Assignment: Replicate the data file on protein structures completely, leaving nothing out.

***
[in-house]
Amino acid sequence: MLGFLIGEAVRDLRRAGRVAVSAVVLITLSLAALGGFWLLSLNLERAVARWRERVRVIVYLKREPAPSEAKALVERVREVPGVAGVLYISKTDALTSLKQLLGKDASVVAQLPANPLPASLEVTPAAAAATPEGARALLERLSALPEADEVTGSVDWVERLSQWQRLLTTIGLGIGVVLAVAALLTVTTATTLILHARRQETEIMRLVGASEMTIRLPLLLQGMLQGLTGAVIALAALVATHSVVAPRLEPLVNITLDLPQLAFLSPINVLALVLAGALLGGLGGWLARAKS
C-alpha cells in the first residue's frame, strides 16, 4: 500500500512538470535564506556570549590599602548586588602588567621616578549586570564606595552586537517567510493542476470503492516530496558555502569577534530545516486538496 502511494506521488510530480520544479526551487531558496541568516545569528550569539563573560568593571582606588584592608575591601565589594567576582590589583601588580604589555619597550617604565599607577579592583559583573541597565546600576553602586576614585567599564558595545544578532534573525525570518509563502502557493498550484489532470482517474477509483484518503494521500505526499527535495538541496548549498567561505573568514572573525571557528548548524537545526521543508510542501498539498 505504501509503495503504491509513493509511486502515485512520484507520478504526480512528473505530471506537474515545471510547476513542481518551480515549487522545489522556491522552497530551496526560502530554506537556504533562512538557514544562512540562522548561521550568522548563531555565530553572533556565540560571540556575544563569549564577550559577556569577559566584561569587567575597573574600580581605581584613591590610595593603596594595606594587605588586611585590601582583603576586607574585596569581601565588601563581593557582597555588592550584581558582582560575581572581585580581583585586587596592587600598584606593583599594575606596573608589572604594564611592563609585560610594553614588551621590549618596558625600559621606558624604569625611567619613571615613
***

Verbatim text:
[in-house]
Amino acid sequence: MLGFLIGEAVRDLRRAGRVAVSAVVLITLSLAALGGFWLLSLNLERAVARWRERVRVIVYLKREPAPSEAKALVERVREVPGVAGVLYISKTDALTSLKQLLGKDASVVAQLPANPLPASLEVTPAAAAATPEGARALLERLSALPEADEVTGSVDWVERLSQWQRLLTTIGLGIGVVLAVAALLTVTTATTLILHARRQETEIMRLVGASEMTIRLPLLLQGMLQGLTGAVIALAALVATHSVVAPRLEPLVNITLDLPQLAFLSPINVLALVLAGALLGGLGGWLARAKS
C-alpha cells in the first residue's frame, strides 16, 4: 500500500512538470535564506556570549590599602548586588602588567621616578549586570564606595552586537517567510493542476470503492516530496558555502569577534530545516486538496 502511494506521488510530480520544479526551487531558496541568516545569528550569539563573560568593571582606588584592608575591601565589594567576582590589583601588580604589555619597550617604565599607577579592583559583573541597565546600576553602586576614585567599564558595545544578532534573525525570518509563502502557493498550484489532470482517474477509483484518503494521500505526499527535495538541496548549498567561505573568514572573525571557528548548524537545526521543508510542501498539498 505504501509503495503504491509513493509511486502515485512520484507520478504526480512528473505530471506537474515545471510547476513542481518551480515549487522545489522556491522552497530551496526560502530554506537556504533562512538557514544562512540562522548561521550568522548563531555565530553572533556565540560571540556575544563569549564577550559577556569577559566584561569587567575597573574600580581605581584613591590610595593603596594595606594587605588586611585590601582583603576586607574585596569581601565588601563581593557582597555588592550584581558582582560575581572581585580581583585586587596592587600598584606593583599594575606596573608589572604594564611592563609585560610594553614588551621590549618596558625600559621606558624604569625611567619613571615613